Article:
Richard Wright Writing America at Home and from Abroad
An international reassessment of the great writer’s work
Contributions by Robert J. Butler, Ginevra Geraci, Yoshinobu Hakutani, Floyd W. Hayes III, Joseph Keith, Toru Kiuchi, John Lowe, Sachi Nakachi, Virginia Whatley Smith, and John Zheng
Critics in this volume reassess the prescient nature of Richard Wright's mind as well as his life and body of writings, especially those directly concerned with America and its racial dynamics. This edited collection offers new readings and understandings of the particular America that became Wright's focus at the beginning of his career and was still prominent in his mind at the end.
Virginia Whatley Smith's edited collection examines Wright's fixation with America at home and from abroad: his oppression by, rejection of, conflict with, revolts against, and flight from America. Other people have written on Wright's revolutionary heroes, his difficulties with the FBI, and his works as a postcolonial provocateur; but none have focused singly on his treatment of America. Wherever Wright traveled, he always positioned himself as an African American as he compared his experiences to those at hand.
However, as his domestic settlements changed to international residences, Wright's craftsmanship changed as well. To convey his cultural message, Wright created characters, themes, and plots that would expose arbitrary and whimsical American policies, oppressive rules which would invariably ensnare Wright's protagonists and sink them more deeply into the quagmire of racial subjugation as they grasped for a fleeting moment of freedom.
Smith's collection brings to the fore new ways of looking at Wright, particularly his post-Native Son international writings. Indeed, no critical interrogations have considered the full significance of Wright's masterful crime fictions. In addition, the author's haiku poetry complements the fictional pieces addressed here, reflecting Wright's attitude toward America as he, near the end of his life, searched for nirvana—his antidote to American racism.
Diverse in outlook and carefully crafted, this collection is a worthy resource.- CHOICE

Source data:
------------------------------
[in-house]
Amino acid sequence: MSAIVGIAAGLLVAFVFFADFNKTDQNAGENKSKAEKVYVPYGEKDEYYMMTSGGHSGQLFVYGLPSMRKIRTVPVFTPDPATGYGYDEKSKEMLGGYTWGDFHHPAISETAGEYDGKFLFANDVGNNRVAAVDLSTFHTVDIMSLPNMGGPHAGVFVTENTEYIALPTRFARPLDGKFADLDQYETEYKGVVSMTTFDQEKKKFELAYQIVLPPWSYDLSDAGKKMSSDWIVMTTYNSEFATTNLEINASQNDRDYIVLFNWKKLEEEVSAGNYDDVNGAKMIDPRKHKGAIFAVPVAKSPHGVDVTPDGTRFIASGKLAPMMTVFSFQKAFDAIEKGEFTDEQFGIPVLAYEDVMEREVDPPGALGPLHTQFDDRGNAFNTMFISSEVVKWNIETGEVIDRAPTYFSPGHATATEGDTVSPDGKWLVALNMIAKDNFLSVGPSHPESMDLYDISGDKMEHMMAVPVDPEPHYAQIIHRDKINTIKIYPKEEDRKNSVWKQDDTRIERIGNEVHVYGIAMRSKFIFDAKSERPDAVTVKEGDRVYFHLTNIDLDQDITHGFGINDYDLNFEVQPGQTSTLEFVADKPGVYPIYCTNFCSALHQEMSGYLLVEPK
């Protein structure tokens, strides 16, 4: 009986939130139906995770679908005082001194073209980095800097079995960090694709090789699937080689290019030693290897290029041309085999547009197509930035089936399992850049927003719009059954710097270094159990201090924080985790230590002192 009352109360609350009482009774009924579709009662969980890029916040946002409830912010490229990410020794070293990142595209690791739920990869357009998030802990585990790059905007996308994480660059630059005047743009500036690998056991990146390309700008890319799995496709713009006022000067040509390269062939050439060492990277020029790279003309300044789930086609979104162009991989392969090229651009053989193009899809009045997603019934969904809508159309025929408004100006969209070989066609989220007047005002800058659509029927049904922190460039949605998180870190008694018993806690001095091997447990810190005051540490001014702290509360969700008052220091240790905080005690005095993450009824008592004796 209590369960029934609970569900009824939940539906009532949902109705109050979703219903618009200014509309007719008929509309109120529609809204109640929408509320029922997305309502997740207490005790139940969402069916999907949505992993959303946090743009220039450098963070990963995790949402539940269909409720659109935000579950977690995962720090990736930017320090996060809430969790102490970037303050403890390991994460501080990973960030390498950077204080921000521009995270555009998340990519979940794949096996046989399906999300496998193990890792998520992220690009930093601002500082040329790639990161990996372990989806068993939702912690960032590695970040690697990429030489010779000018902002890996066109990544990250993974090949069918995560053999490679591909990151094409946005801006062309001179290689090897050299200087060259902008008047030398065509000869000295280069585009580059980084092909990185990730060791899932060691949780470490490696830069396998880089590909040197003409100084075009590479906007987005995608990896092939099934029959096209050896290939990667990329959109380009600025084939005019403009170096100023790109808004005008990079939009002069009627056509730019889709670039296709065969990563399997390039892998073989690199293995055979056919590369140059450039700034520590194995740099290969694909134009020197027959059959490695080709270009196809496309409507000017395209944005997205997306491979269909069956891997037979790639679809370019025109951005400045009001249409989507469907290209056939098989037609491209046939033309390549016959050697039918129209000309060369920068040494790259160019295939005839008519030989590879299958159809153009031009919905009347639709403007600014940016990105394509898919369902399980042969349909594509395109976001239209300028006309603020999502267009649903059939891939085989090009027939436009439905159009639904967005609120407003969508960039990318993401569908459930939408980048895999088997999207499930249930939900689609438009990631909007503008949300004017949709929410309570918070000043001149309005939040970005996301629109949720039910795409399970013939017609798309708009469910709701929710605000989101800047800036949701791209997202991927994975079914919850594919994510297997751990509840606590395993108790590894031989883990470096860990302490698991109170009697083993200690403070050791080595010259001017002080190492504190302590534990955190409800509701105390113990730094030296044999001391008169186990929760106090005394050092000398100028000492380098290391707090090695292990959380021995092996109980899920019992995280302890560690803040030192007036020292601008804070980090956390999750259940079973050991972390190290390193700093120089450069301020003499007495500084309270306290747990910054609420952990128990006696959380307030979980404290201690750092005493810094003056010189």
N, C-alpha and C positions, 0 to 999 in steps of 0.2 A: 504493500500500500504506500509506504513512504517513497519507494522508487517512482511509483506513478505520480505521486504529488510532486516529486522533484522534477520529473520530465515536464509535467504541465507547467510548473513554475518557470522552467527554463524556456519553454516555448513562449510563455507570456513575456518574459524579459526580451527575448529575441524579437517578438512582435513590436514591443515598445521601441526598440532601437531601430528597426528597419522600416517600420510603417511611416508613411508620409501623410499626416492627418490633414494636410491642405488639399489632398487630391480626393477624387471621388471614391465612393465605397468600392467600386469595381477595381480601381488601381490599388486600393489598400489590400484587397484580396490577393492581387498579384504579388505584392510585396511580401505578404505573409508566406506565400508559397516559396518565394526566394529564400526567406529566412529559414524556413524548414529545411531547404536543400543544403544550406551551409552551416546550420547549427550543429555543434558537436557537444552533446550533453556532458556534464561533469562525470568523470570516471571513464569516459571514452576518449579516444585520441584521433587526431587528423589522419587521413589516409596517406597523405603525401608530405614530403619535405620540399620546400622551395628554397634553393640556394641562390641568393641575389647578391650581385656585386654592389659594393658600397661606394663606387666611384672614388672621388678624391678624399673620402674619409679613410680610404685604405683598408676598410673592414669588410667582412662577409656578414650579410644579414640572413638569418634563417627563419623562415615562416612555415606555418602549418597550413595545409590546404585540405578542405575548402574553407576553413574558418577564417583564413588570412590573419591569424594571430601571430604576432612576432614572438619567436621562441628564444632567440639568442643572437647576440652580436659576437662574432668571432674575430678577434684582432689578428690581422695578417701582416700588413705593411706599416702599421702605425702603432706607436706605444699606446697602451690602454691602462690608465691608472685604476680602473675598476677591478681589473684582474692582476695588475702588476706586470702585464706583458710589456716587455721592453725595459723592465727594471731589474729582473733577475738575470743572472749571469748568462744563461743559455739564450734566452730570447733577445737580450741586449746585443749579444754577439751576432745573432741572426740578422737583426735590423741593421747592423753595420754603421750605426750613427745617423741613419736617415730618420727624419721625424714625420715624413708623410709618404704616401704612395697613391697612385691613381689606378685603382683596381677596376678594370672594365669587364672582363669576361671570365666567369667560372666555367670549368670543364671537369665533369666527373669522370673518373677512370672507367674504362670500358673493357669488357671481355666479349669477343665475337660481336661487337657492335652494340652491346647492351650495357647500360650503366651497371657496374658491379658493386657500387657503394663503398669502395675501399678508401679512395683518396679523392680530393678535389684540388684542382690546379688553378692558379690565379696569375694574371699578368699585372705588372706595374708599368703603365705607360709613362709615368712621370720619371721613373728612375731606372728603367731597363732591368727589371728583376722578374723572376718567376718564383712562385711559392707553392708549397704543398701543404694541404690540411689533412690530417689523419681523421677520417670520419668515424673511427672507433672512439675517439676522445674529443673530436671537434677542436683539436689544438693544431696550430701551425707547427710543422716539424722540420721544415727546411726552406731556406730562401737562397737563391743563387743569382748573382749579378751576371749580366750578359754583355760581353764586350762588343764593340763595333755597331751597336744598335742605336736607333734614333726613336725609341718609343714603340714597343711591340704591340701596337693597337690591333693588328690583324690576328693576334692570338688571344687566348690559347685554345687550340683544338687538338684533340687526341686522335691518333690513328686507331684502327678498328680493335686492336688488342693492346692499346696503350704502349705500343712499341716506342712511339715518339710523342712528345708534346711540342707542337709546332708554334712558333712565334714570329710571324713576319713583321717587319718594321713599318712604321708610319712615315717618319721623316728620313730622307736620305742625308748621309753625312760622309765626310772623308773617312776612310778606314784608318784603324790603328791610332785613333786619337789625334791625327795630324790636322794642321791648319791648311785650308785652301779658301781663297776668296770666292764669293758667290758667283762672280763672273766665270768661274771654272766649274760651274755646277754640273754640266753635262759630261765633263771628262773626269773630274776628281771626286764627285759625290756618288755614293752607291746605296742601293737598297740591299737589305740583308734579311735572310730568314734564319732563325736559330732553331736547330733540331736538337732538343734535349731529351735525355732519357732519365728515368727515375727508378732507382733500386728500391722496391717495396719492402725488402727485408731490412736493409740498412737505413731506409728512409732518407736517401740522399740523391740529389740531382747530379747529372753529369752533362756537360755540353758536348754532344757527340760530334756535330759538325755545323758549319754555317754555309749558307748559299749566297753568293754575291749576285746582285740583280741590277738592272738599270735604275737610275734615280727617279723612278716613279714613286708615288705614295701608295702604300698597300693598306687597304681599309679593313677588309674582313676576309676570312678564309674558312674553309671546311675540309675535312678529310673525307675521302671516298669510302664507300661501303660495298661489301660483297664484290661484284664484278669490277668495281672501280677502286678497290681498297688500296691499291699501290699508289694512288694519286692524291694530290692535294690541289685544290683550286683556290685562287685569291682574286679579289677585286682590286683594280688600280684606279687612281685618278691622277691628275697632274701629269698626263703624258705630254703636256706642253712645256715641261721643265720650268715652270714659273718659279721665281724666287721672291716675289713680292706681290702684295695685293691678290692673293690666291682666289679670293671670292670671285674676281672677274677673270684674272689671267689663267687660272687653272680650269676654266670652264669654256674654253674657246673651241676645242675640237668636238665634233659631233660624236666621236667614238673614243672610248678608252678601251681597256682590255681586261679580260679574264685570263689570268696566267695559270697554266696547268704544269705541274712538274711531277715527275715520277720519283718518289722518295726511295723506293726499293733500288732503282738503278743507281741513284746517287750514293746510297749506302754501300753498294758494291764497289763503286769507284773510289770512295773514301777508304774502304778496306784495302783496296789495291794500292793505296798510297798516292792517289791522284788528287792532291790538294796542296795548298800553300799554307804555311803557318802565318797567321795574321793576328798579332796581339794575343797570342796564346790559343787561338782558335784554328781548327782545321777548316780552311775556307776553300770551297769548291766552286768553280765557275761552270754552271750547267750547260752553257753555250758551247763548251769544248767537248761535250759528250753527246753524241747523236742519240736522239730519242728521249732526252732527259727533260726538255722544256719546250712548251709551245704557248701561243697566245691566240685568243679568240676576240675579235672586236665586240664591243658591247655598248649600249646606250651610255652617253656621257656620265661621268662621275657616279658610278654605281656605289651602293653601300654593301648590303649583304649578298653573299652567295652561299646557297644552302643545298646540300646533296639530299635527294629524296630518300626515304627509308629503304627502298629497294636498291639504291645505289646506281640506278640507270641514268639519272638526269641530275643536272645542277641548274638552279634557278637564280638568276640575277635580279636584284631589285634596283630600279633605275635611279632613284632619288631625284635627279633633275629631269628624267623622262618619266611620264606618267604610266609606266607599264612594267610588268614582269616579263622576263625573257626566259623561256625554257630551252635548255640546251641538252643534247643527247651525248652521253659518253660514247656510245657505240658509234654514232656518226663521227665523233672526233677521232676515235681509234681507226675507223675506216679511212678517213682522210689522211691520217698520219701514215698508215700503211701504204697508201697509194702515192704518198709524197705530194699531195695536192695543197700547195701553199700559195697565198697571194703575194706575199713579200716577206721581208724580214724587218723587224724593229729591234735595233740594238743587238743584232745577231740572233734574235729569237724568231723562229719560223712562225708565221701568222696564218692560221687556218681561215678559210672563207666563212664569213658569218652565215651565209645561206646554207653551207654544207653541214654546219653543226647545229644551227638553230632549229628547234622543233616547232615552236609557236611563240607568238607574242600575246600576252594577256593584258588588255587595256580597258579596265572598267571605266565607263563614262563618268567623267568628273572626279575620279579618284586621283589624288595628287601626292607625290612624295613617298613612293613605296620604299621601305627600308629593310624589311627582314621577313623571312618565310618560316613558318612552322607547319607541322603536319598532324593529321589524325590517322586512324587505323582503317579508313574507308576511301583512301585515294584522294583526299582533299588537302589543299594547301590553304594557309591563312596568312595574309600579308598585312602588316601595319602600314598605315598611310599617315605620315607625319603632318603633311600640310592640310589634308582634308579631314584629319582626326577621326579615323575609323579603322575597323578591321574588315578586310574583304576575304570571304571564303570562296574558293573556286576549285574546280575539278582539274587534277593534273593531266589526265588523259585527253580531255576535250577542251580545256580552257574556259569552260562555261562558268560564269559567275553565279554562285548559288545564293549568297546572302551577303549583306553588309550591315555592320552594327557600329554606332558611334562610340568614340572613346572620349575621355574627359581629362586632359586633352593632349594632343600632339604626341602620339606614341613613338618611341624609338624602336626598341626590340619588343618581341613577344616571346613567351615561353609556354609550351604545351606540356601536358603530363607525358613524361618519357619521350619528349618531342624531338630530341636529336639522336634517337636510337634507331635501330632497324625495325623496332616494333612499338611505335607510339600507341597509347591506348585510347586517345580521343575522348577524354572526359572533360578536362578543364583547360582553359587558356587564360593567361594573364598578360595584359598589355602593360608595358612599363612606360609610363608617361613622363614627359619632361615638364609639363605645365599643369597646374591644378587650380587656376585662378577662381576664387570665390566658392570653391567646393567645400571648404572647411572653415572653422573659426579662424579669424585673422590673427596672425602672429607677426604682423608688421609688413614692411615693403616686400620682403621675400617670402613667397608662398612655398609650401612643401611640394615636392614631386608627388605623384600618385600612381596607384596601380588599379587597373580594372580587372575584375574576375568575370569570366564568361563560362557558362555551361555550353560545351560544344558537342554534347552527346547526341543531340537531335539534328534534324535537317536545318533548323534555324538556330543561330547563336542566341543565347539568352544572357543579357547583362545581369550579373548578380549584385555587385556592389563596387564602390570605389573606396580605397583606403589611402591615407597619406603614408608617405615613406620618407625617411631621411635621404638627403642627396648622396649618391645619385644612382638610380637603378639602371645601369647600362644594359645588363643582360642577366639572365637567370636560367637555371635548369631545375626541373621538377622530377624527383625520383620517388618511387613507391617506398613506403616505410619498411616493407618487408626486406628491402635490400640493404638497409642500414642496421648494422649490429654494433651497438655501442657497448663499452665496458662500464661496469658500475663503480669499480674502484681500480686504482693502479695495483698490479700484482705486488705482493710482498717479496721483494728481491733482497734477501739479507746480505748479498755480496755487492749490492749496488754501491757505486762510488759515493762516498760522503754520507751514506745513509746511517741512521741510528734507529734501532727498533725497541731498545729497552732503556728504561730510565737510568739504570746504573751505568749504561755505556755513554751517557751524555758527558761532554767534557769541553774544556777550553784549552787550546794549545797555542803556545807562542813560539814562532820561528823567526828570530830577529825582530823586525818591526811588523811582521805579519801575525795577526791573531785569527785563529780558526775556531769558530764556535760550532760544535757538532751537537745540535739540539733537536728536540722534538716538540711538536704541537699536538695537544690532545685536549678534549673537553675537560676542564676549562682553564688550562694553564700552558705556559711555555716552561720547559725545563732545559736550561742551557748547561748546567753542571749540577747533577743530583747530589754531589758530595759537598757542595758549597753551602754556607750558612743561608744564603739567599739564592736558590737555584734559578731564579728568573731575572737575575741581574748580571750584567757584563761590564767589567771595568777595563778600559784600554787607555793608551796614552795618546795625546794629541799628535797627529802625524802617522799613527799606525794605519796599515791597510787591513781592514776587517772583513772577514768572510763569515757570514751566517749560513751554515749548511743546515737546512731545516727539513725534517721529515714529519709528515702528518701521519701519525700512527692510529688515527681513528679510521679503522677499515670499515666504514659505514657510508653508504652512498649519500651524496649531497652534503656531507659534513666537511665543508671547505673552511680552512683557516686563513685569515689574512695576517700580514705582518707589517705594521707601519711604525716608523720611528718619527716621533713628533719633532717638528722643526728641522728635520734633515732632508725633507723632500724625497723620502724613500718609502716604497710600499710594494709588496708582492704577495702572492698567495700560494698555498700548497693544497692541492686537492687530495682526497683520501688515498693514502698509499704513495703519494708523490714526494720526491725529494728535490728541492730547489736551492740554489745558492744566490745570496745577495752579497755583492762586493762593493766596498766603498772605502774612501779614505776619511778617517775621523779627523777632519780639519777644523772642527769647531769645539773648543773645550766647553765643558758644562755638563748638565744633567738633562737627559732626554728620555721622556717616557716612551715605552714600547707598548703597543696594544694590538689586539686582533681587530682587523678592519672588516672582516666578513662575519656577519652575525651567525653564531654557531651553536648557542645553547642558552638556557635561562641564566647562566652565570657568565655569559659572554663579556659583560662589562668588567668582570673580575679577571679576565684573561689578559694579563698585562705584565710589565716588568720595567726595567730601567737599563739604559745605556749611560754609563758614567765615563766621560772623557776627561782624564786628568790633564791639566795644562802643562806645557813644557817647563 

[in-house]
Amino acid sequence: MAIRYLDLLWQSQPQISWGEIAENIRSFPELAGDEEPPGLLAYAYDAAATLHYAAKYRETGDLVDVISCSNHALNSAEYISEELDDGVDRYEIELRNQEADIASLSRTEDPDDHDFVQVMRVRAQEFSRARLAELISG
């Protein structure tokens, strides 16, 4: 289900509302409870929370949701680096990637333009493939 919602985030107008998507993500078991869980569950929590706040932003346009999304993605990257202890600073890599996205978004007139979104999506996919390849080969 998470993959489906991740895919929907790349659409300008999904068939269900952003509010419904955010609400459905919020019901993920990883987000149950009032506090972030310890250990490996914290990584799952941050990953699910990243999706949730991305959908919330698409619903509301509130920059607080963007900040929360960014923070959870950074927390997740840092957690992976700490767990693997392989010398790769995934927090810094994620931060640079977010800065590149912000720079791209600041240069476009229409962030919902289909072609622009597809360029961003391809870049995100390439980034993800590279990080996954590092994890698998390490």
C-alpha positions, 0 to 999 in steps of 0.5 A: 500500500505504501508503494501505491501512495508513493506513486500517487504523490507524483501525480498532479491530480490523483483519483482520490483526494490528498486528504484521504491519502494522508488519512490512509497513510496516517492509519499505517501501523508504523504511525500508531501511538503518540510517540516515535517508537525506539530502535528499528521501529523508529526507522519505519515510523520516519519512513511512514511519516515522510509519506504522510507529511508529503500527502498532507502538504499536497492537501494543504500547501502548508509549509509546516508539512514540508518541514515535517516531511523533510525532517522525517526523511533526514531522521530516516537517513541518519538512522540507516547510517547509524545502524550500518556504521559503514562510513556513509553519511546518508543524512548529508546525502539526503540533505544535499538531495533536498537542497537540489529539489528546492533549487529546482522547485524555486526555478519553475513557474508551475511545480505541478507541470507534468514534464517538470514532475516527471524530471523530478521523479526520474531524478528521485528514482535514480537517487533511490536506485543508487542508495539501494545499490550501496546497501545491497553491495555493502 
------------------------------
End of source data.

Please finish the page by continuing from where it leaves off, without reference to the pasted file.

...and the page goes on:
This anthology brings together a provocative and illuminating set of essays by a group of international scholars on Wright's writing in general, on his depiction of criminality, and on his deployment of the haiku form in particular. These essays are a welcome addition to the existing Wright scholarship.- Abdul R. JanMohamed, professor of English, University of California, Berkeley, and author of The Death-Bound-Subject: Richard Wright's Archaeology of Death
The works of Richard Wright, one of the most important American writers and thinkers of the twentieth century, continue to raise pointed questions about the exceptional history of our nation and to illuminate the difficulty of finding answers about which we might have consensus. Richard Wright Writing America at Home and from Abroad comprises penetrating, scholarly essays on his fiction and poetry. Virginia Whatley Smith's editorial choice of arranging them to address the pre-exile (1930-1947) and expatriate (1947-1960) years of Wright's career was wise, because significant aspects of continuity and change in Wright's queries about what it means to be an American are appropriately framed. Using a heterogeneous array of theory and methods, the contributors advance scholarship by exploring what Smith aptly calls 'the prescient nature of Wright's mind. ' In this sense, the book is a valuable guide for new directions in the study of Wright's tentative but haunting conclusions about life in his native land, a guide from which students, teachers, and other interested readers can benefit for many years.- Jerry W. Ward Jr., cofounder of the Richard Wright Circle, author of The Katrina Papers: A Journal of Trauma and Recovery and The China Lectures: African American Literary and Critical Issues, and editor of The Richard Wright Encyclopedia